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Bobby Zarem, the colorful, larger than life New York publicist who repped the likes of Ann-Margret, Cher and Sylvester Stallone, contributed to Oscar campaigns for films including Dances With Wolves and helped create the landmark “I Love New York” marketing campaign, has died. He was 84.
Widely regarded as the Big Apple’s king of publicity in the 1970s and ’80s, Zarem died Sunday morning in the same home in Savannah, Georgia, in which he was raised. Bill Augustin, a friend and colleague, told The Hollywood Reporter.
In 1974, with a loan from restaurateur Elaine Kaufman — at whose eponymous Upper East Side showbiz hangout he dined twice a week from 1963 through 2010 and where in 1979 he introduced Mia Farrow and Woody Allen — he left Rogers & Cowan to launch his own PR operation, Zarem Inc.
Zarem brought with him a few important R&C clients, including music manager Robert Stigwood, and quickly made a splash with a black-tie, post-premiere party that he organized — at a new subway stop at West 57th Street and Sixth Avenue — for Tommy (1975), a Stigwood-produced film for which Zarem had delivered Ann-Margret to star. Some 700 bigwigs attended, and the event is still discussed in PR circles.
As his own boss and with a small staff slaving away under him in a bustling office, Zarem took on a wide variety of projects — from helping Dustin Hoffman land 1974’s Lenny (and marijuana on New Year’s Eve) to promoting Pumping Iron (he lured Jacqueline Kennedy to a party for Arnold Schwarzenegger).
But the campaign of which Zarem was proudest — one that he says he “created and spent 3 1/2 years doing,” though others including Mayor Ed Koch also claimed credit — was “I Love New York” (later changed by the ad agency Wells Rich Greene to “I [heart symbol] New York”), which put a positive spin on his adopted city at a time when it was hurting.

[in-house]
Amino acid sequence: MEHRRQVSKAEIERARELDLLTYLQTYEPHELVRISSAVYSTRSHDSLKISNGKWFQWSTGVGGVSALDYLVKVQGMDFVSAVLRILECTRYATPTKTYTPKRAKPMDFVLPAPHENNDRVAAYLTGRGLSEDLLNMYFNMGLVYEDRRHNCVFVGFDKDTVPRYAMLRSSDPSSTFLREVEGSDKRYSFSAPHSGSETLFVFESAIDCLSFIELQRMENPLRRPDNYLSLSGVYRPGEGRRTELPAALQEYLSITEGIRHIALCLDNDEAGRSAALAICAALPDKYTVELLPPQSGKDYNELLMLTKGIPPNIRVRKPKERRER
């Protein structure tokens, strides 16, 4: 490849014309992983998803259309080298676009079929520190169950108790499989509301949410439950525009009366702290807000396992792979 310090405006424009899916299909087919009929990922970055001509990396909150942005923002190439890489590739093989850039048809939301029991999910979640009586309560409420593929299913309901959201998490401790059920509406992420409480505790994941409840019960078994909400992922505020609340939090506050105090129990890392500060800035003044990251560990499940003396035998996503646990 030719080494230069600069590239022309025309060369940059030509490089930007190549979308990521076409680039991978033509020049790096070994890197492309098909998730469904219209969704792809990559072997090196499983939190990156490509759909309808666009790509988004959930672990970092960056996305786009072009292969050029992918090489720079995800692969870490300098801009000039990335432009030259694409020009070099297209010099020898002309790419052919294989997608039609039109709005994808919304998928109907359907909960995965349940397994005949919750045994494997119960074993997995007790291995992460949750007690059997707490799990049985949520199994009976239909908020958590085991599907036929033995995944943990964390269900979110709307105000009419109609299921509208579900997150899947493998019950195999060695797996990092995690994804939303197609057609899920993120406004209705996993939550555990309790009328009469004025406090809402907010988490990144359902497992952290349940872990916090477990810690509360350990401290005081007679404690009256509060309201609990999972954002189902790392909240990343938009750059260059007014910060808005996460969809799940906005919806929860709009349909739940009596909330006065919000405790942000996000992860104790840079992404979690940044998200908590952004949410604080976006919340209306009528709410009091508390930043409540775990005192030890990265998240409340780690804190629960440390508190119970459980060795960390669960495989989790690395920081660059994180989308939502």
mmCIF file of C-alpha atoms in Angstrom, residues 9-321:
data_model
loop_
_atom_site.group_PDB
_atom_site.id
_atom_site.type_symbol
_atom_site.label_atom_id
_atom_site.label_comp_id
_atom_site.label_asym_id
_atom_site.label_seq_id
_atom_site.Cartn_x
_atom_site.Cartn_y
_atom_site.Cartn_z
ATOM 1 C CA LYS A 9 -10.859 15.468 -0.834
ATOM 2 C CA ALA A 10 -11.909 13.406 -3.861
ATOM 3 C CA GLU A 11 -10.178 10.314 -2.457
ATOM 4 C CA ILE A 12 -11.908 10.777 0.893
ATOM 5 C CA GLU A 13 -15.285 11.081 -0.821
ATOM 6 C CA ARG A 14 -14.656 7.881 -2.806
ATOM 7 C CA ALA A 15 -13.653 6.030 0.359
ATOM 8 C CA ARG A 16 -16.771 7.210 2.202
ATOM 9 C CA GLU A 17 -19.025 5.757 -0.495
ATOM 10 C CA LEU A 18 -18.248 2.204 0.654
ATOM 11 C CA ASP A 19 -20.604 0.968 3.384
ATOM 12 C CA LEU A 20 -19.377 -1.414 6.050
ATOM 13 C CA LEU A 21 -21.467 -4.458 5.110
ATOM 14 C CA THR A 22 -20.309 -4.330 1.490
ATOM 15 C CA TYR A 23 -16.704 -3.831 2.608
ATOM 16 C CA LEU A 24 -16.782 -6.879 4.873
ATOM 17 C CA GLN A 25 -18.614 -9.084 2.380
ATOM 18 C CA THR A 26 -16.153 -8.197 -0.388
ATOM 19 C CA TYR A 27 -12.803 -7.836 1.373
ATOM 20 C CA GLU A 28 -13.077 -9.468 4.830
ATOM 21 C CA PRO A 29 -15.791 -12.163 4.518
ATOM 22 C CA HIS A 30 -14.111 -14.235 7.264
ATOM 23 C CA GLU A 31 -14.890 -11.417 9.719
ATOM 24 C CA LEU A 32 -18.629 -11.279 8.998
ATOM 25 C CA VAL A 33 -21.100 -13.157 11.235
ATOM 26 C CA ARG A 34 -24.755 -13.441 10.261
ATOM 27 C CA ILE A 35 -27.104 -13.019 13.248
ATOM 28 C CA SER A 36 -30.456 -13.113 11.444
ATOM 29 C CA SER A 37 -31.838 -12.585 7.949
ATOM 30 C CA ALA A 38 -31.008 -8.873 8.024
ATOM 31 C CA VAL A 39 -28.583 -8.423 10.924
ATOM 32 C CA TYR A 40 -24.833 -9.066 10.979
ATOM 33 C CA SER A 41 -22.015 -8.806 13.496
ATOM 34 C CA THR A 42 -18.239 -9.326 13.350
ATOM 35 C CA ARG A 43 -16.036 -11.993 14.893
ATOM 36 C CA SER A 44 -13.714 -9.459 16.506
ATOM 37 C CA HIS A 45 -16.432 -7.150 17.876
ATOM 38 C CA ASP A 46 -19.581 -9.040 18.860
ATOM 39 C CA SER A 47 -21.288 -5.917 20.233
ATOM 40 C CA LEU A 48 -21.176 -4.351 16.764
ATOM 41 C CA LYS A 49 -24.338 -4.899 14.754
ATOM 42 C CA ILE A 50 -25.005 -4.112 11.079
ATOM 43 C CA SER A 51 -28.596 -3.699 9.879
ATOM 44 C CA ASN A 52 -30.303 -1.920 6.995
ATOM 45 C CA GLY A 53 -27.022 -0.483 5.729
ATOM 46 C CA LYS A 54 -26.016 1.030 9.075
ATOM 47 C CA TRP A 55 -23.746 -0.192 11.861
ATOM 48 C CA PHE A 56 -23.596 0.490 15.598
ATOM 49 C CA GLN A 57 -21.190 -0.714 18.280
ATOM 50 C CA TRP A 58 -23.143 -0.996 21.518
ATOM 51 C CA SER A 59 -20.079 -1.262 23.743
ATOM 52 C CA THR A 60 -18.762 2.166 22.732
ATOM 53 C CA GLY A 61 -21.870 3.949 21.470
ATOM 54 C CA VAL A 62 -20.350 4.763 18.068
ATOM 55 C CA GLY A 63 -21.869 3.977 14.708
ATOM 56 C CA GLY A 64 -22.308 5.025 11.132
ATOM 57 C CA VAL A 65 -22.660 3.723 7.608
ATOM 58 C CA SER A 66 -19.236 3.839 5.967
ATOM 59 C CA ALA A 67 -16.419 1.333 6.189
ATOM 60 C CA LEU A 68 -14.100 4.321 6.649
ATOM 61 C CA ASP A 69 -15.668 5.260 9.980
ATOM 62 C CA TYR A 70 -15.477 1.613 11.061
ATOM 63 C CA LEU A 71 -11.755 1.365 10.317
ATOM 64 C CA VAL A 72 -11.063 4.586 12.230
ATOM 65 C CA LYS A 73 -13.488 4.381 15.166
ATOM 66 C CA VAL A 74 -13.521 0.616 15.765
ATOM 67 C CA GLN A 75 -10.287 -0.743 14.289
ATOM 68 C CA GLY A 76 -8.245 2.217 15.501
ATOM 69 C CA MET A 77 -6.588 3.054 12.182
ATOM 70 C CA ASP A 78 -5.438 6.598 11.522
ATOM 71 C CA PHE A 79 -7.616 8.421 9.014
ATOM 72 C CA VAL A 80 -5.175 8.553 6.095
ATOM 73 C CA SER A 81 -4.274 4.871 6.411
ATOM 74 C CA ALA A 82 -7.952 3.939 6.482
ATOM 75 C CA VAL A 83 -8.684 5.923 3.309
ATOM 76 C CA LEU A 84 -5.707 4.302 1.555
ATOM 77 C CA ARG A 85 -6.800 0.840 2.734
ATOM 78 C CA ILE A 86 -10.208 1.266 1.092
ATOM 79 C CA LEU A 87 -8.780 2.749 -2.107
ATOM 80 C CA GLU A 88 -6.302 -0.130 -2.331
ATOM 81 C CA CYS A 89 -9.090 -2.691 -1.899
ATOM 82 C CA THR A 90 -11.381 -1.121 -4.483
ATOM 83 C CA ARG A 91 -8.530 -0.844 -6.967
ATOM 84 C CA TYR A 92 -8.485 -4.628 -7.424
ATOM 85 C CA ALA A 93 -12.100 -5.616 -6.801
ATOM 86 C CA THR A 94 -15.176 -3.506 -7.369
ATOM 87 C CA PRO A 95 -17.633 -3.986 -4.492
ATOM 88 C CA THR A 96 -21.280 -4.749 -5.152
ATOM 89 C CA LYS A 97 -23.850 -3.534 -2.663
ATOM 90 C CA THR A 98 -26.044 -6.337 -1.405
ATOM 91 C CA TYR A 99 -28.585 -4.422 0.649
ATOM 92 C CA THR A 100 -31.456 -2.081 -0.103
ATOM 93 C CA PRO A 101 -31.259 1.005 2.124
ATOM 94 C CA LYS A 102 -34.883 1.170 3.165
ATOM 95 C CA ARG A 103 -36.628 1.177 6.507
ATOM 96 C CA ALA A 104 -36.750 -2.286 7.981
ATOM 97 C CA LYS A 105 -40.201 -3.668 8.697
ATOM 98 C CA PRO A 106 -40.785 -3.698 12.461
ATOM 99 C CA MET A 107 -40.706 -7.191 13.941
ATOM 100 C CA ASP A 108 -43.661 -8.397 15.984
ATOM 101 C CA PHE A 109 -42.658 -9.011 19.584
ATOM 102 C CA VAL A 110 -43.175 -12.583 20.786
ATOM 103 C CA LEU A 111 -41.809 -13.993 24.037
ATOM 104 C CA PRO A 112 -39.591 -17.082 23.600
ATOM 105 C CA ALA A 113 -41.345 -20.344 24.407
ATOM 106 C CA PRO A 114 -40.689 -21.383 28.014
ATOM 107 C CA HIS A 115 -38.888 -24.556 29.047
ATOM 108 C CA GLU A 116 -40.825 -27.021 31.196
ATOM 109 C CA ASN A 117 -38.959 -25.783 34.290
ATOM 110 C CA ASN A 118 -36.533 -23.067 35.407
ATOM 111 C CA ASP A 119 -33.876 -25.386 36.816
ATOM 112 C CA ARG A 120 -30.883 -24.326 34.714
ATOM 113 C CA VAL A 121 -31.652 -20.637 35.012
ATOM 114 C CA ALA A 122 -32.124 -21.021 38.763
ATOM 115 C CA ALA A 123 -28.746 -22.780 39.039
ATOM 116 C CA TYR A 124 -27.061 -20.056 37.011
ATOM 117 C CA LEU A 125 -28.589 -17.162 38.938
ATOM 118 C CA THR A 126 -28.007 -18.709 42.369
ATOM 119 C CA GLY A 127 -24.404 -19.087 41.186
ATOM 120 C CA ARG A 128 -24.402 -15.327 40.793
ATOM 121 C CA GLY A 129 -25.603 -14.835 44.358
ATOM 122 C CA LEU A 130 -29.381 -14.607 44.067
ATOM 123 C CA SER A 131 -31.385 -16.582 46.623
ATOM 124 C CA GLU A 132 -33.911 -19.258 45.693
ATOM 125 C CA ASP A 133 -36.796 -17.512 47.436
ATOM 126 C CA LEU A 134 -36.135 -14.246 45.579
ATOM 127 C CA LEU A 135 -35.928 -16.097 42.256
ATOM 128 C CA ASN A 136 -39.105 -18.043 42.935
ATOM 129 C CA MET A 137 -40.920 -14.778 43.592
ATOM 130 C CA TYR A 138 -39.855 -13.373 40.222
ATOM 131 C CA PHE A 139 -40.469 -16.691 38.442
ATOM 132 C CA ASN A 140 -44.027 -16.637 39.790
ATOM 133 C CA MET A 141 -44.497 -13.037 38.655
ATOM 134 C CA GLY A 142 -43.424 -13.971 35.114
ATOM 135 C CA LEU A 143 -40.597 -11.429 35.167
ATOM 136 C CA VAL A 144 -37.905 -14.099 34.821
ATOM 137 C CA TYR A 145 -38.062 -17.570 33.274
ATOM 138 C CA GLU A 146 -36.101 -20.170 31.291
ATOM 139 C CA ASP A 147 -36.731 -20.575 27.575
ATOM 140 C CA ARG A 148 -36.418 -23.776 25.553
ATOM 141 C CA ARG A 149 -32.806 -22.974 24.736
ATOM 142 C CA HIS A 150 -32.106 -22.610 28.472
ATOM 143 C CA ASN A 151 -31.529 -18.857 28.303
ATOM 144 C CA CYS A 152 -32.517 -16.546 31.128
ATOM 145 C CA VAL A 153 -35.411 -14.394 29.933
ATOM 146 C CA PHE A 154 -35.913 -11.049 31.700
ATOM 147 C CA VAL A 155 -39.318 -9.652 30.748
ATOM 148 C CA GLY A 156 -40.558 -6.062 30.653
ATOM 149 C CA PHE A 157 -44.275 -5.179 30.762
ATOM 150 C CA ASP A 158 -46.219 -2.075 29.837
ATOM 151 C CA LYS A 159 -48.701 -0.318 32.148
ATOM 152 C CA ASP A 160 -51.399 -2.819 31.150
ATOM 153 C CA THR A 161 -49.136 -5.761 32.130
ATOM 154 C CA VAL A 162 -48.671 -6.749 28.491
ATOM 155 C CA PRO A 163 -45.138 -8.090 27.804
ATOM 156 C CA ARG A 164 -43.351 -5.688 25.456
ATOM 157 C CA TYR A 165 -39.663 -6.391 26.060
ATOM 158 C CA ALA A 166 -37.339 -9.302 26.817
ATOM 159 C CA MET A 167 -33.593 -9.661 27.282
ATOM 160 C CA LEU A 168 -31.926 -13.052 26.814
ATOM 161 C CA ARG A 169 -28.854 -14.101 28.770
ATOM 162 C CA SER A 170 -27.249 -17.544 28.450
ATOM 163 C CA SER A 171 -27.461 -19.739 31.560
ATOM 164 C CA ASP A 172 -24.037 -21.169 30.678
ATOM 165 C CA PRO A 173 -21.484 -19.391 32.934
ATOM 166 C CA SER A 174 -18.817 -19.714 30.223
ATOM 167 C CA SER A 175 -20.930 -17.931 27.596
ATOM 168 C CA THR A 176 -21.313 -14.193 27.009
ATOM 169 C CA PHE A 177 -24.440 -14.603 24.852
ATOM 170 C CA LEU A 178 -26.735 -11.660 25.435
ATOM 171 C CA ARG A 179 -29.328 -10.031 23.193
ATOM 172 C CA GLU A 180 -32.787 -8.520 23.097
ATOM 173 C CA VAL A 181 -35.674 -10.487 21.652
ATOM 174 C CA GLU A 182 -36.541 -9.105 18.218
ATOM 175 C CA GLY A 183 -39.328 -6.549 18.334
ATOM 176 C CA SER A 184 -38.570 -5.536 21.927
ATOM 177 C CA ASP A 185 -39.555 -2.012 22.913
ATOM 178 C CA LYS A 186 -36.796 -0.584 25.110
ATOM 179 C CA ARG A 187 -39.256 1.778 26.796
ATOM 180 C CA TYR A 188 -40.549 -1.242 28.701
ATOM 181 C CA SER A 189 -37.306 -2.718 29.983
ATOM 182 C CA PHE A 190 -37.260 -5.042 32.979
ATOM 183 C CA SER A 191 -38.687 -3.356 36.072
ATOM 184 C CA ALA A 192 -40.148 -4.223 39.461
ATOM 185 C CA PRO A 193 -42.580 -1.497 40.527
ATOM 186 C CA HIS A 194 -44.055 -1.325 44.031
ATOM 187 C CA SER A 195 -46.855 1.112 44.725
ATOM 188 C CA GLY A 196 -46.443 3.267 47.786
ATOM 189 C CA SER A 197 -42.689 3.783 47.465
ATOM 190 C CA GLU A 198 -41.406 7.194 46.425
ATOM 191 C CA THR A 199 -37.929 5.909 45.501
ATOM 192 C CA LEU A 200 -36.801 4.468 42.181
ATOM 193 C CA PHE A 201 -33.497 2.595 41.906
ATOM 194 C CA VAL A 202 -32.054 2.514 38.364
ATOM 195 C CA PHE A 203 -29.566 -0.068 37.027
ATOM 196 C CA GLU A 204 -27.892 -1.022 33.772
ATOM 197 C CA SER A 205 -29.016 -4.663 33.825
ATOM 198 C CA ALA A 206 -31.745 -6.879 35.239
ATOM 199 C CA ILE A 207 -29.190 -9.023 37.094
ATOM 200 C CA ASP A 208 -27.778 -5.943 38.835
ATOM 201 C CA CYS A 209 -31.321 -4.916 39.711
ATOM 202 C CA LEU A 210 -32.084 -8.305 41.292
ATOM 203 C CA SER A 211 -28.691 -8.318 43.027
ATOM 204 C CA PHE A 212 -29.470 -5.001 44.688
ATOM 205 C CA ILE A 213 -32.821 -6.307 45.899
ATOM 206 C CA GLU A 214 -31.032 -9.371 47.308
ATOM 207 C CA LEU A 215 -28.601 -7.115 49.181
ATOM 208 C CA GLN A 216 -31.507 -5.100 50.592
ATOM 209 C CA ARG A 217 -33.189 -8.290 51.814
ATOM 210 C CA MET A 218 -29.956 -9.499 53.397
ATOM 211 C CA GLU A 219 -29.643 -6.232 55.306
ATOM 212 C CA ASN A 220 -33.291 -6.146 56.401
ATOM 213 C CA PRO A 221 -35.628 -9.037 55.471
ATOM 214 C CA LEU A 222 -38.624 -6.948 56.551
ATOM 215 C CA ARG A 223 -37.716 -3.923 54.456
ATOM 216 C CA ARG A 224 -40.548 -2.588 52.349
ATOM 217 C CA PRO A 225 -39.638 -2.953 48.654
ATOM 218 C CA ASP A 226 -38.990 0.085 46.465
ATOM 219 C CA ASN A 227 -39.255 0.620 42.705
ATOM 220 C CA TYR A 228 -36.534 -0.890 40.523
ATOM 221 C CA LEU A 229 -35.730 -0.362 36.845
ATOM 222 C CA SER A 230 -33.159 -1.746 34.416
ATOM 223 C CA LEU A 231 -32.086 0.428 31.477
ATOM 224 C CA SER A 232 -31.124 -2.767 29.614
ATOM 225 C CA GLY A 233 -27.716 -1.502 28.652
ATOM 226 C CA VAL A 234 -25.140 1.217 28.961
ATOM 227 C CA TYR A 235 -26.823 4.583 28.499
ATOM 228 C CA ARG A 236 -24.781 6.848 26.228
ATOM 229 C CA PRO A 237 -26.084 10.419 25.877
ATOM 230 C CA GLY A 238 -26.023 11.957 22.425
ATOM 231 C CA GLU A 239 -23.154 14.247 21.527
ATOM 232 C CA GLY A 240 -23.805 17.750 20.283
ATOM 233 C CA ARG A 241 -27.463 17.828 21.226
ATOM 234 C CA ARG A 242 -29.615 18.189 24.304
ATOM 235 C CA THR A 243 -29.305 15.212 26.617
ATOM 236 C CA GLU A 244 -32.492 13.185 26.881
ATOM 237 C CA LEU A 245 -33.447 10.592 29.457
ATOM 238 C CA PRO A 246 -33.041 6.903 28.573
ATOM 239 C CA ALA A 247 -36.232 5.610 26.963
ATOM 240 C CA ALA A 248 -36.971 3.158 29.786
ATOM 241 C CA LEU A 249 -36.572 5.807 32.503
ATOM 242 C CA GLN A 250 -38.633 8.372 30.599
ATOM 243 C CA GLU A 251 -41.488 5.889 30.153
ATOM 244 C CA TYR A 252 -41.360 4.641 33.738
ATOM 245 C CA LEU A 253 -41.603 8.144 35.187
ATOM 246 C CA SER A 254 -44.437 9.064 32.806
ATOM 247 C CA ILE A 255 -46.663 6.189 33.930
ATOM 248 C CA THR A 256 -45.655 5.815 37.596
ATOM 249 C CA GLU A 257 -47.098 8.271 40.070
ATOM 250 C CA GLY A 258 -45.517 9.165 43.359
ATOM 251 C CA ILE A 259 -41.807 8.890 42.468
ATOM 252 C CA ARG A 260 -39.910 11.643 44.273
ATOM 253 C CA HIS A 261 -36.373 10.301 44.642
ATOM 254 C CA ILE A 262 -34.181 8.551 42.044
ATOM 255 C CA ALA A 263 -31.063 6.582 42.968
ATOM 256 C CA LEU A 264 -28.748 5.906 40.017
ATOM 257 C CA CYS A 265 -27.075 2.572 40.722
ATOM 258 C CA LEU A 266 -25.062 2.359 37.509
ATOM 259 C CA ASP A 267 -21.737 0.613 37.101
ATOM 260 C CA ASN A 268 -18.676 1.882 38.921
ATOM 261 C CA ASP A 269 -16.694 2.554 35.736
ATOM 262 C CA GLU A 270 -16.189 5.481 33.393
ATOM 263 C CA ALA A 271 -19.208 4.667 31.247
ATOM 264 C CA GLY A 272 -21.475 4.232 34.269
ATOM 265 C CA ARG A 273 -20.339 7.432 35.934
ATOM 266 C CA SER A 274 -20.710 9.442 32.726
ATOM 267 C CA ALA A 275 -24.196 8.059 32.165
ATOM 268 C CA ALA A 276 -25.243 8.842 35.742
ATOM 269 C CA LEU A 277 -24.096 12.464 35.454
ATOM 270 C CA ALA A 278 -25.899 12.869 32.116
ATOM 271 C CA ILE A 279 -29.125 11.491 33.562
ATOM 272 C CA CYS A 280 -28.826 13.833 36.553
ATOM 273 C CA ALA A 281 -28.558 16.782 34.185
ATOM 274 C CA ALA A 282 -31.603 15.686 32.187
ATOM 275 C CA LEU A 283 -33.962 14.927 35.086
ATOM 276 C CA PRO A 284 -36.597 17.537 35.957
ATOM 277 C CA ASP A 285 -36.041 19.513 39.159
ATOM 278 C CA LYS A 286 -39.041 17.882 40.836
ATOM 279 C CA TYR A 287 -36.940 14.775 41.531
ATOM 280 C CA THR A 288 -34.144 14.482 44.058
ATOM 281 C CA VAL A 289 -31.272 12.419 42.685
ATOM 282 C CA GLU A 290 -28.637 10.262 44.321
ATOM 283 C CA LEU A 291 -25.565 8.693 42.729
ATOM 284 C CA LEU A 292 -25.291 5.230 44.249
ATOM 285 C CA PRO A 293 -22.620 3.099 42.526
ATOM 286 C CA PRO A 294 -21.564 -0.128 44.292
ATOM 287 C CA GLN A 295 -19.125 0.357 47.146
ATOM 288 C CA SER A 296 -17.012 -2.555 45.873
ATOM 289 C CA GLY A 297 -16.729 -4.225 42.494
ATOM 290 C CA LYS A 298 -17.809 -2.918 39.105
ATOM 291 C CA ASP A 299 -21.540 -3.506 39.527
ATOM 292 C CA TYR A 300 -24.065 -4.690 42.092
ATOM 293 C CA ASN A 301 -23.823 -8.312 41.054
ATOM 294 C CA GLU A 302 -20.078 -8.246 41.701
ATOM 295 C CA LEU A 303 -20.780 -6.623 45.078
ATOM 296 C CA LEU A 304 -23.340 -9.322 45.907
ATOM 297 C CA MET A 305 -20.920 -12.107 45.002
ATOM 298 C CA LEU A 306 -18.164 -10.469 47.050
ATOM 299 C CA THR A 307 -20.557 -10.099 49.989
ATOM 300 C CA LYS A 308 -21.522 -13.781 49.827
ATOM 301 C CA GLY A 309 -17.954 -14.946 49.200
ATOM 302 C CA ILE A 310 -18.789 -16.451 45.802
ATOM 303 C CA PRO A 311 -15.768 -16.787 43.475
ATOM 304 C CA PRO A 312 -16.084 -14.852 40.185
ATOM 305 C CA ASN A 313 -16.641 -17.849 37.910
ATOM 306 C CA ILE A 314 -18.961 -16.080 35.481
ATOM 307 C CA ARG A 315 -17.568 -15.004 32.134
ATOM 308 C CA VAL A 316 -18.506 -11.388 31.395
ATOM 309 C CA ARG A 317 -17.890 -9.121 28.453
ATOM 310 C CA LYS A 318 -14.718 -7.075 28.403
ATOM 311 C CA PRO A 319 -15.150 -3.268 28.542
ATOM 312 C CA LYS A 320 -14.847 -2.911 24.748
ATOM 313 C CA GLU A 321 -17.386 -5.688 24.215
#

“I was walking home from Elaine’s on a Saturday night in 1975 and realized that you could throw a quarter down Second Avenue and there wasn’t a person or car that would stop it,” he said in a 2015 THR profile. “The city was in great disrepair, tourists weren’t coming because the crime scene had been grossly exaggerated, and the city was slipping into the East River. Walking home that night, I decided somebody had to do something. And the slogan was there that night.”
He dug into his deep Rolodex — which he later accused Peggy Siegal, who got her start as his secretary before becoming a top publicist, of stealing from him, a charge she denied — and began lobbying contacts from virtually every segment of New York life, among them Broadway producer Hal Prince and ex-mayor John Lindsay, to support a full-fledged campaign to restore the image of New York.
“He had the keys to the city,” Siegal said. “It was just a crash-course in learning about the concentric social circles of the cultural elite in New York.” (She also accused Zarem of throwing telephones and typewriters at her, a charge he denied.)
Ultimately, the state legislature and governor pushed through $16 million in funding, and what started as TV commercials evolved into massive merchandise sales and a motto that endures to this day. “The ‘I Love New York’ campaign saved the city of New York,” Zarem said. “I saw my creativity come alive, and it’s the most exciting feeling a person can have.”
In the ’80s and ’90s, as other PR firms were being bought by big conglomerates, Zarem continued to march to his own beat. He consulted for studios and individuals; helped Dances With Wolves and Shakespeare in Love win Oscars for best picture; and showed up on screens himself, as a third-base coach in Bull Durham (1988), as himself on a 1998 episode of Law & Order and as the model for Al Pacino‘s character in People I Know (2002).
Through it all, Zarem was alternatingly charming (he was known for writing personalized, handwritten pitches, letters and invitations, sometimes by the hundreds) and vulgar (after learning that gossip columnist Liz Smith was one of the ghostwriters of the syndicated “Robin Adams Sloan” column, which often targeted his clients and him, he sent out notices announcing Smith’s wedding to her partner, Iris Love, effectively outing them).
Meanwhile, many who had begun their careers working for him began rising to positions of power themselves — among them Liz Rosenberg, who became Madonna‘s personal publicist; Jason Weinberg, a top manager; and Siegal, who made an art form out of the Oscar season tastemaker screening-reception.